The development of rubber industry in Selangor fueled by the demand for car tyre in the early 20th century led to a boom of the town, with the population of Kuala Lumpur increasing from 30,000 in 1900 to 80,000 in 1920. Previously the commercial activities of Kuala Lumpur were run to a large extent by Chinese businessmen such as Loke Yew who was then the richest and most influential Chinese of Kuala Lumpur. The growth of the rubber industry led to an influx of foreign capital and planters, with new companies and industries becoming established in Kuala Lumpur, and other companies previously based elsewhere also found a presence here.
Japanese troops advancing up High Street (now Jalan Tun H S Lee
) in Kuala Lumpur in December 1941 during World War II.
During World War II, Kuala Lumpur was captured by the Imperial Japanese Army on 11 January 1942. Despite suffering little damage during the course of the battle, the wartime occupation of the city resulted in significant loss of lives; at least 5,000 Chinese were killed in Kuala Lumpur in just a few weeks of the occupation by Japanese forces, and thousands of Indians were sent as forced labour to work on the Burma Railway where a large number died. They occupied the city until 15 August 1945, when the commander in chief of the Japanese Seventh Area Army in Singapore and Malaysia, Seishirō Itagaki, surrendered to the British administration following the atomic bombings of Hiroshima and Nagasaki. Kuala Lumpur grew through the war, and continued after the war during the Malayan Emergency, during which Malaya was preoccupied with the communist insurgency and New Villages were established on the outskirts of the city in an attempt to control community contacts with the insurgents.
The first municipal election in Kuala Lumpur was held on 16 February 1952. An ad hoc alliance between the Malay UMNO and Chinese MCA party candidates won a majority of the seats contested, and their success led to the formation of the Alliance Party (later the Barisan Nasional). On 31 August 1957, the Federation of Malaya gained its independence from British rule. The British flag was lowered and the Malayan flag was raised for the first time at the Padang on the midnight of 30 August 1957, and in the morning of 31 August, the ceremony for the Declaration of Independence was held at the Merdeka Stadium by the first Prime Minister of Malaya, Tunku Abdul Rahman. Kuala Lumpur remained the capital after the formation of Malaysia on 16 September 1963. The Malaysian Houses of Parliament was completed at the edge of the Lake Gardens in 1963.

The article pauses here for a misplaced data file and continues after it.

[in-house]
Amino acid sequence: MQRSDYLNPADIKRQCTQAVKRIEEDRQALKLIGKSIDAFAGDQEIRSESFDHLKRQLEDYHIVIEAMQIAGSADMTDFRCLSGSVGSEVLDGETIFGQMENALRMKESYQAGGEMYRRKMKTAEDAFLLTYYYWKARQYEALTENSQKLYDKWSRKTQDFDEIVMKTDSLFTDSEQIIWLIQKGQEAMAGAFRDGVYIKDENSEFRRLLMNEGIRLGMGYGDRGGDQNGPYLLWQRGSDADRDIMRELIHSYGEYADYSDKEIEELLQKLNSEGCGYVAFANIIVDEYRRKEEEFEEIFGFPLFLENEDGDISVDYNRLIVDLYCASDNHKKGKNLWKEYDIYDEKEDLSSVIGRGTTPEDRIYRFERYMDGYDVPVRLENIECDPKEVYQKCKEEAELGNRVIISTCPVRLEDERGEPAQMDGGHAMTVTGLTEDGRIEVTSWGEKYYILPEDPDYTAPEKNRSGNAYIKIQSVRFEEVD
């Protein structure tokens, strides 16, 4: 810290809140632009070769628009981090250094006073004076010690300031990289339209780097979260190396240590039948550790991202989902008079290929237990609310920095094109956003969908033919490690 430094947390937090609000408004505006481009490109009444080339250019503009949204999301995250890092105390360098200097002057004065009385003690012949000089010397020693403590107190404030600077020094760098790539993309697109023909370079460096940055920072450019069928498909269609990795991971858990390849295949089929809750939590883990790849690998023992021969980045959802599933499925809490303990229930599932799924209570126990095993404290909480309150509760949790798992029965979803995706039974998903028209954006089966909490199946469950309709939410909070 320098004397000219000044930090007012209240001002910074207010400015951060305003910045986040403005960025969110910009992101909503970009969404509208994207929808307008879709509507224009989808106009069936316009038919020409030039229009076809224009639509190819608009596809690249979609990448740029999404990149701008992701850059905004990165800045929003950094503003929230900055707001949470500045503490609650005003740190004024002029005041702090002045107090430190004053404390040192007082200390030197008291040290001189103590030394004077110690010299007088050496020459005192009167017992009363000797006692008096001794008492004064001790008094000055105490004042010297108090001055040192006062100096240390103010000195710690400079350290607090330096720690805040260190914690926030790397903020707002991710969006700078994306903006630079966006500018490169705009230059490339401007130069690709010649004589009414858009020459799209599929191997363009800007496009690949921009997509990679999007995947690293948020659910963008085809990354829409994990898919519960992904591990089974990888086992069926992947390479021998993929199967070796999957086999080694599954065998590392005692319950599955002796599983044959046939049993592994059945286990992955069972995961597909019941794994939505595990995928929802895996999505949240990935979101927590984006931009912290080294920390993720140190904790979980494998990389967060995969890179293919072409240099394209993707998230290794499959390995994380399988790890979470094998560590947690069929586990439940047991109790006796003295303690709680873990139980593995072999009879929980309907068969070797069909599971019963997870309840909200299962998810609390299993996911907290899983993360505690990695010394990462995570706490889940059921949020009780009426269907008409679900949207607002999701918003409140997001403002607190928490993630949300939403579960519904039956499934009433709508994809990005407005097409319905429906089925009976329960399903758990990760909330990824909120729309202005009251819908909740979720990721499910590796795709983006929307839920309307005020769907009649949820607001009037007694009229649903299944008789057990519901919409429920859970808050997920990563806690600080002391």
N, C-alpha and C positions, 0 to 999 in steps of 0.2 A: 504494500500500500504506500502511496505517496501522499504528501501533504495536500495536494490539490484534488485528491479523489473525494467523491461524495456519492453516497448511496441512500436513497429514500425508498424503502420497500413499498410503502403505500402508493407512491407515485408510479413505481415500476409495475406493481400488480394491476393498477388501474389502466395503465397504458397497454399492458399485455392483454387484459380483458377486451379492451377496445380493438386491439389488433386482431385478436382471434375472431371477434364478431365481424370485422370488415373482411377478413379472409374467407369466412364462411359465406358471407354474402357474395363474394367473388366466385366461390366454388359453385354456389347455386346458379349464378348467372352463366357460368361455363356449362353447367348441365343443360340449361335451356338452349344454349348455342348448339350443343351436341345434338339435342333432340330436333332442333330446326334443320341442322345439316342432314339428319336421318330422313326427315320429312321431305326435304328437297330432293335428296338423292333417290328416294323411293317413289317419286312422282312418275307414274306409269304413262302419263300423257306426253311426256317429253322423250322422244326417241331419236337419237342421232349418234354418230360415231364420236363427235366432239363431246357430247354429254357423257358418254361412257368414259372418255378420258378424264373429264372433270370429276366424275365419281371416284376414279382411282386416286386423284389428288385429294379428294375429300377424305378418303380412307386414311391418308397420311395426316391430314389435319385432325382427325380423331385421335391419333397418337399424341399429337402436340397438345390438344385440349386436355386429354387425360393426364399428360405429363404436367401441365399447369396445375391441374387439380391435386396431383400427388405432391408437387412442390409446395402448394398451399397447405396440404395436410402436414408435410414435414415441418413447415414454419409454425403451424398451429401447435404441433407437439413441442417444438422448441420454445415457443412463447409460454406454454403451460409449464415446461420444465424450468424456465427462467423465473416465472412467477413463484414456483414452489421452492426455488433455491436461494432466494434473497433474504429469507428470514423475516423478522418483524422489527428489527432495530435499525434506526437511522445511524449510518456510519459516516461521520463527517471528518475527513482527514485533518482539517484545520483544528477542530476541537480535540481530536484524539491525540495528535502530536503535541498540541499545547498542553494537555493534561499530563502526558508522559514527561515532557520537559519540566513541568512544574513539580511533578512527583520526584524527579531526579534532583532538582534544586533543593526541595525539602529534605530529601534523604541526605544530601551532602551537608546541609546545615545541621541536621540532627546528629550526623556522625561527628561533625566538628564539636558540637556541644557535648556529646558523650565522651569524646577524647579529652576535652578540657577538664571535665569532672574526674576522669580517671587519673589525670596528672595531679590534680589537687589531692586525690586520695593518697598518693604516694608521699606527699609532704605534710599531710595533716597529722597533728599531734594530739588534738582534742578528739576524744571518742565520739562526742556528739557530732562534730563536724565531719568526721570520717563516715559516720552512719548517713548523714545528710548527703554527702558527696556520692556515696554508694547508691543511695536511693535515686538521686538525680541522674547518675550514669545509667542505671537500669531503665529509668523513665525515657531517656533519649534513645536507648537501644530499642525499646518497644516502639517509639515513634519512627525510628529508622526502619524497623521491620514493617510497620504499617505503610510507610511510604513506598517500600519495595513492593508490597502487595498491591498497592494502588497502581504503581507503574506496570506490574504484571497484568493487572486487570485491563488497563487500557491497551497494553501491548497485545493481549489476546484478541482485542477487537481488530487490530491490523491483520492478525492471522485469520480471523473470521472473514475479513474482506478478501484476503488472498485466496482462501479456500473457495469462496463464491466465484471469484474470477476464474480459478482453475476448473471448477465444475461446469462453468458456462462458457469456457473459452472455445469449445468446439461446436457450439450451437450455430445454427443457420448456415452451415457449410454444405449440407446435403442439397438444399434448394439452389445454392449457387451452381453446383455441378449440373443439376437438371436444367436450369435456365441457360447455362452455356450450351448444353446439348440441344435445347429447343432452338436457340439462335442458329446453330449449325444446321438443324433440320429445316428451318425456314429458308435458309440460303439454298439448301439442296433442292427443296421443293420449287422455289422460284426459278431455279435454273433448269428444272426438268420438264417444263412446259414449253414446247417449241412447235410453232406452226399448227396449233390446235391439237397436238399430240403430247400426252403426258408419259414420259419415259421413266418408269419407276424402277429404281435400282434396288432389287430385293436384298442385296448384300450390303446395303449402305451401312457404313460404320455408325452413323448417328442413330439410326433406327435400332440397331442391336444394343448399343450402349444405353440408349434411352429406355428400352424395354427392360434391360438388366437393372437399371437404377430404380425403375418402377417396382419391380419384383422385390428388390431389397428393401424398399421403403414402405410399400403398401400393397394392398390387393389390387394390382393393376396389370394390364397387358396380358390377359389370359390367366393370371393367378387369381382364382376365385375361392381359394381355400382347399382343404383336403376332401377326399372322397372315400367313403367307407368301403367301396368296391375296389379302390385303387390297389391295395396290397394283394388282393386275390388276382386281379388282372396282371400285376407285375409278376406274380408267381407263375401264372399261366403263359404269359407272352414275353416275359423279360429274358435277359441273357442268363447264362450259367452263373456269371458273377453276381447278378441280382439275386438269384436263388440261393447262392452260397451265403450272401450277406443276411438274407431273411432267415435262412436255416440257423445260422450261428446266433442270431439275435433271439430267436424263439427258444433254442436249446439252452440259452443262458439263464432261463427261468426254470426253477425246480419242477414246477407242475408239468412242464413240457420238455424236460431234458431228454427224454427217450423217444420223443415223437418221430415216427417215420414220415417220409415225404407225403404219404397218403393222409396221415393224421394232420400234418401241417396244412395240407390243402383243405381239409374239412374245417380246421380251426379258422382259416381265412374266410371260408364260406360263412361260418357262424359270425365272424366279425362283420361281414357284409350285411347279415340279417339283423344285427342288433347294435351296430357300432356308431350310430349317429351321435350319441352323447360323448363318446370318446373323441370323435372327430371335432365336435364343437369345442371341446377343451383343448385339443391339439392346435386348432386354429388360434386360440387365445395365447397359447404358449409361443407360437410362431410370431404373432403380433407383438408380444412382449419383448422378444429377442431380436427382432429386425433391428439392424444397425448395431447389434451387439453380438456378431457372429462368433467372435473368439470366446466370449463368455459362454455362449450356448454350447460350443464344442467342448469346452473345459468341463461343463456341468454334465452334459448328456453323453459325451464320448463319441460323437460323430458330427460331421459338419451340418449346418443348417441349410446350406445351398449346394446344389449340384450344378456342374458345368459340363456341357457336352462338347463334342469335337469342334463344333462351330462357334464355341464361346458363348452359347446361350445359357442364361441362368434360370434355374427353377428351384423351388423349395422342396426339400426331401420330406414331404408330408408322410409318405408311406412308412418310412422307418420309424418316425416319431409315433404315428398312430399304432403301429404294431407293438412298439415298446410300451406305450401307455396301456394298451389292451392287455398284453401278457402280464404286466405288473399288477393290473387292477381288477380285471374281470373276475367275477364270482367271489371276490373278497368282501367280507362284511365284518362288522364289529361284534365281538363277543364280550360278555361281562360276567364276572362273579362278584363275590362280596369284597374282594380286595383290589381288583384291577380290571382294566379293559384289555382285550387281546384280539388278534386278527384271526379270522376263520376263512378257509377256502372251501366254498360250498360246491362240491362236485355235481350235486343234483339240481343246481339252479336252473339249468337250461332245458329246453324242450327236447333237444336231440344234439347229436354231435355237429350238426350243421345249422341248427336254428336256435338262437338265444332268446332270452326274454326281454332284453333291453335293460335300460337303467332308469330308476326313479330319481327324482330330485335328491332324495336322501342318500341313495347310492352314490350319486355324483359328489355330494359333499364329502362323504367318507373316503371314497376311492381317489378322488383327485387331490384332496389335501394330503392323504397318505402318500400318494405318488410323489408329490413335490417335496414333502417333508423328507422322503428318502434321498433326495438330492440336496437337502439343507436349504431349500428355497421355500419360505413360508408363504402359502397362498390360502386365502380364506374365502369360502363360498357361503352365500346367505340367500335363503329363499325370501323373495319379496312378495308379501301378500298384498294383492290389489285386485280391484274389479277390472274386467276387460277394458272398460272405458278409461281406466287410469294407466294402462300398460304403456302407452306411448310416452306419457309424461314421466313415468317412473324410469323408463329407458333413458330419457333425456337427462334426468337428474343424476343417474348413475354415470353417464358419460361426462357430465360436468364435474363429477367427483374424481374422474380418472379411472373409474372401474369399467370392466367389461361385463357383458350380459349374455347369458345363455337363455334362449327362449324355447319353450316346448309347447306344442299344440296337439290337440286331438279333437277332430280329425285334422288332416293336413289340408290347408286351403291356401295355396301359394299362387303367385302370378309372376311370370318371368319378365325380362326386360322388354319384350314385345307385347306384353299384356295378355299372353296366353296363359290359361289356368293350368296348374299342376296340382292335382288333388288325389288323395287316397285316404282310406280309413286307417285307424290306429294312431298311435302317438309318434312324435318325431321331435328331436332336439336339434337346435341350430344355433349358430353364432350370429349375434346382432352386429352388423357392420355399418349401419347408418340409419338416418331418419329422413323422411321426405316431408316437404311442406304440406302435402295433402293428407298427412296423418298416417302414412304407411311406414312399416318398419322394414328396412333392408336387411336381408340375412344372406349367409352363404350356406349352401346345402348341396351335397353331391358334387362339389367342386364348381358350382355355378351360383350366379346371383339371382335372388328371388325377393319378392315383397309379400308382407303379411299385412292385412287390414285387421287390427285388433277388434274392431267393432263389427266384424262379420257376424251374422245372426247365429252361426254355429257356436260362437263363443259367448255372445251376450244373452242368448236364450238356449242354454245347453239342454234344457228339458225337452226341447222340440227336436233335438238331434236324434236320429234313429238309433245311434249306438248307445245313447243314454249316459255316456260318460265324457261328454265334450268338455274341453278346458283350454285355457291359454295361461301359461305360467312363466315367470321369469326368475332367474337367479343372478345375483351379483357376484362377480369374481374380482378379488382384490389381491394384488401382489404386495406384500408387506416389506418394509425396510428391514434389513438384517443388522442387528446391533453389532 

The Majestic Theatre on Pudu Road was an early pioneer in Kuala Lumpur's cinema scene. It was converted into an amusement park in the 1990s and demolished in 2009.
Kuala Lumpur had seen a number of civil disturbances over the years. A riot in 1897 was a relatively minor affair that began with the confiscation of faulty dacing (a scale used by traders), and in 1912, a more serious disturbance called the tauchang riot began during the Chinese New Year with the cutting of pigtails and ended with rioting and factional fighting lasting a number of days. The worst rioting on record in Malaysia however occurred on 13 May 1969, when race riots broke out in Kuala Lumpur. The so-called 13 May Incident refers to the violent conflicts that took place between members of the Malay and the Chinese communities. The violence was the result of Malaysian Malays being dissatisfied with their socio-political status. The riots caused the deaths of 196 people according to official figures, and led to major changes in the country's economic policy to promote and prioritise Malay economic development over that of the other ethnicities.
Kuala Lumpur achieved city status on 1 February 1972, becoming the first settlement in Malaysia to be granted the status after independence. Later, on 1 February 1974, Kuala Lumpur became a Federal Territory. Kuala Lumpur ceased to be the capital of Selangor in 1978 after the city of Shah Alam was declared the new state capital. On 14 May 1990, Kuala Lumpur celebrated 100 years of local council. The new federal territory Kuala Lumpur flag and anthem were introduced. On 1 February 2001, Putrajaya was declared a Federal Territory, as well as the seat of the federal government. The administrative and judicial functions of the government were shifted from Kuala Lumpur to Putrajaya. Kuala Lumpur however still retained its legislative function, and remained the home of the Yang di-Pertuan Agong (Constitutional King).
From the 1990s onwards, major urban developments in the Klang Valley have resulted in an extended Kuala Lumpur Metropolitan Area. This area, known as Greater Kuala Lumpur, extends from the Federal Territory of Kuala Lumpur westward to Port Klang, east to the edge of the Titiwangsa Mountains as well as to the north and south. The area covers other administratively separate towns and cities such as Klang, Shah Alam, Putrajaya and others, and it is served by the Klang Valley Integrated Transit System. Notable projects undertaken within Kuala Lumpur itself include the development of a new Kuala Lumpur City Centre around Jalan Ampang and the Petronas Towers.